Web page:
Date first published: 14/2/2019
Key sectors: all
Key risks: default; political stability; frustration of process; confiscation risk
Behind Beirut’s gleaming facade lies a mess of decrepit infrastructure, a fitting metaphor for the country’s political and economic woes. On 31 January after nine months of gridlock the ‘Unity’ government was confirmed, much to the relief of international investors. Saad al-Hariri continues to lead the cabinet with twelve seats for his Future Movement and Strong Lebanon bloc. The Free Patriotic Movement under President Michel Aoun and his son-in-law Gibran Bassil remain Hariri’s closest allies, holding one third of the cabinet. Hizbullah holds two seats, with a third through a close independent affiliate. The anti-Hizbullah Lebanese Forces have four seats. Hizbullah’s coalition has control of the Health ministry, the first time they have controlled such a highly funded position. This was the final sticking point for government formation.
Lebanon’s complex confessional political system is based on an outdated representation of a demographically inaccurate 50:50 ratio of Christian to Muslim population and stipulates the president be a Christian, the prime minister a Sunni and the speaker a Shi’ah. Another contentious issue pits the pro-Syria ‘March 8 Alliance’ against Hariri’s anti-Syria ‘March 14 Alliance’. These, among other varied choke-points, let alone external meddling, contributes to pre-existing stagnation.
Lebanon’s already weak economy is significantly impacted. At over 150 per cent of GDP, debt is the third highest in the world. Without rescheduling, 2019 debt servicing will hit over 50 per cent of revenue. GDP is around US$51bln, debt is at US$80bln and growth has all but stagnated since Syria’s civil war started in 2012. At the April 2018 CEDRES conference US$10bln in loans and almost US$1bln in aid was pledged, contingent upon reforms that could not be made without a cabinet. On 10 January, Lebanon’s Finance Minister Ali Hassan Khalil said that Beirut was preparing for a financial restructuring, later clarifying that he meant rescheduling but investor confidence was shaken nonetheless. Bond prices shot to a record low causing Moody’s to downgrade Lebanese bonds deeper into junk.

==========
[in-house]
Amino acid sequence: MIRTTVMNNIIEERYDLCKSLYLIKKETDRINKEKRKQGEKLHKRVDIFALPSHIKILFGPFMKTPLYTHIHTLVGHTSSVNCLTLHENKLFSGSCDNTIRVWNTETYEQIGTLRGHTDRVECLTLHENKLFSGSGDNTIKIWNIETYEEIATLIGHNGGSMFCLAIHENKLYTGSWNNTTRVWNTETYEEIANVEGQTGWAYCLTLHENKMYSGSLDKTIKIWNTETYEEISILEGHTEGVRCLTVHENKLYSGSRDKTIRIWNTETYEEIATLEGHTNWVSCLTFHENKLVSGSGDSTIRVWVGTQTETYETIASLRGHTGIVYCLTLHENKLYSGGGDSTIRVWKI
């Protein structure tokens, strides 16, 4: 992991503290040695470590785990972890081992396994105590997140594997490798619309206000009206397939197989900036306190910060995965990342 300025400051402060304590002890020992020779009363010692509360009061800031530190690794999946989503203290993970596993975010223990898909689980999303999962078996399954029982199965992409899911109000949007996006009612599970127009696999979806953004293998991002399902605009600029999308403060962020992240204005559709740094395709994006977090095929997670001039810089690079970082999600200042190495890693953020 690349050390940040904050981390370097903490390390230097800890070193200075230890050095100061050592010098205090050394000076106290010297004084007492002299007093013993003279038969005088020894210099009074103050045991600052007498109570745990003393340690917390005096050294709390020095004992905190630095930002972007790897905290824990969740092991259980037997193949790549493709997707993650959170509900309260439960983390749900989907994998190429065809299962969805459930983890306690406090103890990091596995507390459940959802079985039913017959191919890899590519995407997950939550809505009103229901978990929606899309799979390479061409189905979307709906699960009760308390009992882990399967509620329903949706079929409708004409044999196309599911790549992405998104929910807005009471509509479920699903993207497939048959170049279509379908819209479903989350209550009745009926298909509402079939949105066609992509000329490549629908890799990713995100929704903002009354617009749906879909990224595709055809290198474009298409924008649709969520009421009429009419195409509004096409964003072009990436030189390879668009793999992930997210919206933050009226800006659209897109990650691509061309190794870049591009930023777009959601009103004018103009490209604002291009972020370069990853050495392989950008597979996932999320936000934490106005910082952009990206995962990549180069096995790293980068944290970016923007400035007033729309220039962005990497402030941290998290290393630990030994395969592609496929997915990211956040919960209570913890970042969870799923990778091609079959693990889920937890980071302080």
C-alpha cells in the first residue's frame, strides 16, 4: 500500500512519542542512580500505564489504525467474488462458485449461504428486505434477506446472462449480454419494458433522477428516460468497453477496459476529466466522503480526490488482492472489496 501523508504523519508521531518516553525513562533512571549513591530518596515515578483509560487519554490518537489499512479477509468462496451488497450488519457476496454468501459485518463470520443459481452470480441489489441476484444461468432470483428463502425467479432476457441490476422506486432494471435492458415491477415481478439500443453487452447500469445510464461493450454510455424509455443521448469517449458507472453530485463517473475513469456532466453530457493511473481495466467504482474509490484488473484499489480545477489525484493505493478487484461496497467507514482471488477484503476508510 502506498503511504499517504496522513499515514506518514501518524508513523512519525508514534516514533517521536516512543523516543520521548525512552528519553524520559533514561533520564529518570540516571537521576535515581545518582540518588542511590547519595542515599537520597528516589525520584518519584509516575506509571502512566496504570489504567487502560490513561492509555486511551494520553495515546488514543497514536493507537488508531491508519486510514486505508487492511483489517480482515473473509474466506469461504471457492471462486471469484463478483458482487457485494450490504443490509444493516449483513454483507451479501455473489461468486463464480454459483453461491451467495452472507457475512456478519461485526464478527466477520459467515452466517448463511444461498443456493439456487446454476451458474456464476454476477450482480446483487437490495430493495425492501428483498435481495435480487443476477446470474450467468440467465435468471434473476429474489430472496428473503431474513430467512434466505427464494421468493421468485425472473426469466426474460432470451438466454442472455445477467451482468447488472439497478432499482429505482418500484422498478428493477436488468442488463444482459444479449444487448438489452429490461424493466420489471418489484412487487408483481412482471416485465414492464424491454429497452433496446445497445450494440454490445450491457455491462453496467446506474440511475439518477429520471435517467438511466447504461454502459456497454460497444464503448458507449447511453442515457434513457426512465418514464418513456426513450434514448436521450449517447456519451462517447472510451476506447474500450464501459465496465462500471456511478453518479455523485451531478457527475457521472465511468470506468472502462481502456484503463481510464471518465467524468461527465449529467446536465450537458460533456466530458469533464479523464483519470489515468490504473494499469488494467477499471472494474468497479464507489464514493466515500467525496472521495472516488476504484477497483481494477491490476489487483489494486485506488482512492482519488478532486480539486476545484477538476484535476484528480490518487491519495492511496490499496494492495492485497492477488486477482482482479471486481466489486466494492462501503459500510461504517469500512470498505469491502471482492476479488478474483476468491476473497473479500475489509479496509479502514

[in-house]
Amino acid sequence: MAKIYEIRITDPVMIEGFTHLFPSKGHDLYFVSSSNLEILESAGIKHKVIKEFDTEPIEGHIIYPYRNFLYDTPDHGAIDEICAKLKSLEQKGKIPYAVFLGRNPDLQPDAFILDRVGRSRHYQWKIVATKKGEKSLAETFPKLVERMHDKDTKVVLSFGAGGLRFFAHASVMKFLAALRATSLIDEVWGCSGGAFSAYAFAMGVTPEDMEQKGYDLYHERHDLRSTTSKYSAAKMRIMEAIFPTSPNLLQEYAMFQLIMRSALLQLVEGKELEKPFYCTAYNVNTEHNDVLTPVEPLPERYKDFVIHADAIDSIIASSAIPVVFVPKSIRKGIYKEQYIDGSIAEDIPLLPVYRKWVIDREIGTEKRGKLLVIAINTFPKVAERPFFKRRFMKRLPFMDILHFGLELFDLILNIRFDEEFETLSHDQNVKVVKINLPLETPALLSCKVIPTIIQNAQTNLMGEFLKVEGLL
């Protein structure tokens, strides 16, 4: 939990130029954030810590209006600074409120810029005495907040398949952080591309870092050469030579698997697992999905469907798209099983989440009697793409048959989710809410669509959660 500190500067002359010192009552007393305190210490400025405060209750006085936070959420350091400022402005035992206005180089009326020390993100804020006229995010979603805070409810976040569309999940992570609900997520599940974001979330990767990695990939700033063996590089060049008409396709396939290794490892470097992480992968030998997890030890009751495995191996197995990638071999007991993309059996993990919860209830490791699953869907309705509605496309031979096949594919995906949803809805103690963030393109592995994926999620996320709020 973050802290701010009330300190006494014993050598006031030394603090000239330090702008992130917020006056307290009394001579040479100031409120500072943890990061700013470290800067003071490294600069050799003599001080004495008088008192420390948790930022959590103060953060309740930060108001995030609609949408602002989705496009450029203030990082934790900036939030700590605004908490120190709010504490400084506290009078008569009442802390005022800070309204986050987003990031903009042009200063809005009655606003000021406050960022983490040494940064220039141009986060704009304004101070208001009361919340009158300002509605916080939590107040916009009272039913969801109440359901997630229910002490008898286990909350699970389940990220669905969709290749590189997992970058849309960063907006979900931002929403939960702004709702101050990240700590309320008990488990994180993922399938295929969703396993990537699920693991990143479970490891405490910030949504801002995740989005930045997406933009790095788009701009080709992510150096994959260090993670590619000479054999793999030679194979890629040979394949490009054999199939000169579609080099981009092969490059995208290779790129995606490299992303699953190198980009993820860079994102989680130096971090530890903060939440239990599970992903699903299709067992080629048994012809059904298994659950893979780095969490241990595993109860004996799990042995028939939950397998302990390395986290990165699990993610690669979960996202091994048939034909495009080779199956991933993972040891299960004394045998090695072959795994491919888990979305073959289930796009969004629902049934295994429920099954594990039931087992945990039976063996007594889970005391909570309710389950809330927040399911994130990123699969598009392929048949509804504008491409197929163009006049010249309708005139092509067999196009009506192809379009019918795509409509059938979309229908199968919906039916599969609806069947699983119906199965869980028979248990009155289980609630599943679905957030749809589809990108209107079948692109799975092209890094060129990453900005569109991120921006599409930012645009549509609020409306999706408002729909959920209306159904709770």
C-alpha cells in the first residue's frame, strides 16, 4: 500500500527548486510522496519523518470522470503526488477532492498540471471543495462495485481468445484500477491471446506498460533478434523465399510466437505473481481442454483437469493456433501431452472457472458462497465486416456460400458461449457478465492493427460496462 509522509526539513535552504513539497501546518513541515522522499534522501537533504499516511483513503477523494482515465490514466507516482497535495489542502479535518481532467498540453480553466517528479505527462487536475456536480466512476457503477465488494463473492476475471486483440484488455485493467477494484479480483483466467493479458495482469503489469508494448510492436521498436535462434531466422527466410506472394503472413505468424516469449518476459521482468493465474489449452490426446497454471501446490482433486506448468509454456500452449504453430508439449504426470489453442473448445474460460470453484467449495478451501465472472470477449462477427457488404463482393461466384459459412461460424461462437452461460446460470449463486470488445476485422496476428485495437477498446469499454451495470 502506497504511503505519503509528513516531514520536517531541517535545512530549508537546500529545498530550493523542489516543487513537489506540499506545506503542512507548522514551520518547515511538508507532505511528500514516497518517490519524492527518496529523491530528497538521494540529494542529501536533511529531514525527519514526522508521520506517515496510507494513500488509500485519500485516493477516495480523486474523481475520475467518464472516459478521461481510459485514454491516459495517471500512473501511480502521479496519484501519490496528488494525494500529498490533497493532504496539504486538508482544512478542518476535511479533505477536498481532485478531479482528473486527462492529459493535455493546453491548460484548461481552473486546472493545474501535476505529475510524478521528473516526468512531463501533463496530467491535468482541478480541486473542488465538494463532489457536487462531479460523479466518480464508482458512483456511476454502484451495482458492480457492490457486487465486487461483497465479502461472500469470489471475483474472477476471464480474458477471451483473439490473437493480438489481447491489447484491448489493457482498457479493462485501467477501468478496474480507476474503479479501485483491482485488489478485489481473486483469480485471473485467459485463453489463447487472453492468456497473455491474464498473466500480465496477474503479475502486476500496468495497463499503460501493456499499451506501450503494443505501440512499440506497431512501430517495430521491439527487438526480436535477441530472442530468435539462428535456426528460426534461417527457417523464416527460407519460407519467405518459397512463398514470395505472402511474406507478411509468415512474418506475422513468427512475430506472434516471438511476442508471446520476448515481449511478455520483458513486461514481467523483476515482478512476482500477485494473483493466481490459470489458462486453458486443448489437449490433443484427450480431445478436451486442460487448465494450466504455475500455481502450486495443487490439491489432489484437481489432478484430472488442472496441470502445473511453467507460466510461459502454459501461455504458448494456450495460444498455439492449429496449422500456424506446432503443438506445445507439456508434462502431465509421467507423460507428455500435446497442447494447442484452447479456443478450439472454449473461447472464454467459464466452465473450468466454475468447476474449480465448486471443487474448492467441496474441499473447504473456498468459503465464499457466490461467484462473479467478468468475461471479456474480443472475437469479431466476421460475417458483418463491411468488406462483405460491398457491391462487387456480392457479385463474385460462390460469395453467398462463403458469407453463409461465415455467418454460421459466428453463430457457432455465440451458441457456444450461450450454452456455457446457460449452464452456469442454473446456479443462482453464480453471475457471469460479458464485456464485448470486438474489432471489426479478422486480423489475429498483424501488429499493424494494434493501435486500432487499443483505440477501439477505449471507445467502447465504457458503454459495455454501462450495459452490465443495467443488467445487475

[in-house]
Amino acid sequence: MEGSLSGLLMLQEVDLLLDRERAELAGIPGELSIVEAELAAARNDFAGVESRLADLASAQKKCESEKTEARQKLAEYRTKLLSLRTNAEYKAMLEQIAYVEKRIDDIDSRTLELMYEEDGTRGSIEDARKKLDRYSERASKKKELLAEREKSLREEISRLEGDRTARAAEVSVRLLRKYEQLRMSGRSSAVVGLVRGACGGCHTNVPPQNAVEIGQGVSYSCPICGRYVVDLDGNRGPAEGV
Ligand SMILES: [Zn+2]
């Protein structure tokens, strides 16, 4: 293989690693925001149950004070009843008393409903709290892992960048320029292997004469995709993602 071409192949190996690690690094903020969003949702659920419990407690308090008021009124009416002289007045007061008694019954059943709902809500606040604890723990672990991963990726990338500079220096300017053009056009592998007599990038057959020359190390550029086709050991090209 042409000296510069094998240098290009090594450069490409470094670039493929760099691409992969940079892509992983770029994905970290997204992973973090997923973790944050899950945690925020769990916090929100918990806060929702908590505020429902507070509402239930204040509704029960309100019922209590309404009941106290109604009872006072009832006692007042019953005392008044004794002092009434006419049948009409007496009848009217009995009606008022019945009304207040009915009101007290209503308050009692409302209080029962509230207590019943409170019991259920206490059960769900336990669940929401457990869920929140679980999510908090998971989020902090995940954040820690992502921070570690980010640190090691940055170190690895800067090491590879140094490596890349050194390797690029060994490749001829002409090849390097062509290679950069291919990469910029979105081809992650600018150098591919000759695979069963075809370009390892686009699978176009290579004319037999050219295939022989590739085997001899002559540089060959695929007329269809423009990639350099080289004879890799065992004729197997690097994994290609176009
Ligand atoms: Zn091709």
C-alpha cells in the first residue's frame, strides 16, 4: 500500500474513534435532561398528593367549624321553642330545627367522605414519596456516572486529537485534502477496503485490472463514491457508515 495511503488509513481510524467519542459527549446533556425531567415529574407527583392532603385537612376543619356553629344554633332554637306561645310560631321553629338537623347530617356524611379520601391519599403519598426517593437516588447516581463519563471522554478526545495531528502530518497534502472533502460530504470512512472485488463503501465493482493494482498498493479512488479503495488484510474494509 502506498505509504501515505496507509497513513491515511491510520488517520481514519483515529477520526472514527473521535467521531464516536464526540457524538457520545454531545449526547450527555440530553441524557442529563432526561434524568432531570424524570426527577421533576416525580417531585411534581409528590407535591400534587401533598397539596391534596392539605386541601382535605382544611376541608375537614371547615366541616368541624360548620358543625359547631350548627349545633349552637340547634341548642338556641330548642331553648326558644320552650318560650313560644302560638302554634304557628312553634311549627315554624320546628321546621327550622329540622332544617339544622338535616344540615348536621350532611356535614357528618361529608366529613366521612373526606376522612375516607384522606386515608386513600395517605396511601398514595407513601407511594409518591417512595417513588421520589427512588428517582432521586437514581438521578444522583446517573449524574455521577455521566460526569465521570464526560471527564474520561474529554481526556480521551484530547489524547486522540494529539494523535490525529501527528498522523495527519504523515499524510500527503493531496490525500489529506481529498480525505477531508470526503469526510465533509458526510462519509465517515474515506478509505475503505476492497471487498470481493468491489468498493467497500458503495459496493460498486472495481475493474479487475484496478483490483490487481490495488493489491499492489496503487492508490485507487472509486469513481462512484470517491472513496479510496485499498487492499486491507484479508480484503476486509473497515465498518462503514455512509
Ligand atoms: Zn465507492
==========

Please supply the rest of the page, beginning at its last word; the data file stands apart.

Lebanon has never defaulted and its payment record is solid despite significant shocks, including war and prime ministerial assassinations however indicators are at their worst ever. Lebanese banks are overly exposed to their government’s bonds, thus have vested interests in allowing payments to roll over. This leaves Beirut at the mercy of some of its biggest lenders: Saudi Arabia, Kuwait and soon Qatar, among others. Such loans come with conditionalities – bringing down debt with austerity measures, reducing the deficit by 5 per cent of GDP over five years – all of which increase pressure on an already over-burdened populace. Loans to repair dire infrastructure or boost tourism or agriculture could be siphoned into greedy pockets.
Lending and donating however allows those powers political clout. Doha and Riyadh may keep sparring by funding Lebanon, thereby avoiding the risk of an immediate default, or forgive debt now to take billions in losses. Riyadh with the US will also challenge Iran in Lebanon via Hizbullah, which could lead to sanctions on part of Lebanon’s cabinet to complicate matters further. Such foreign involvement convolutes the political and economic quagmire and only adds to the beleaguered nation’s numerous issues. Hopefully, donors realise that Lebanon’s fragile domestic security influences the entire region, thus a default could have ramifications beyond the economic realm. This may yet preclude squabbling lenders from allowing a default, yet there is still no obvious solution.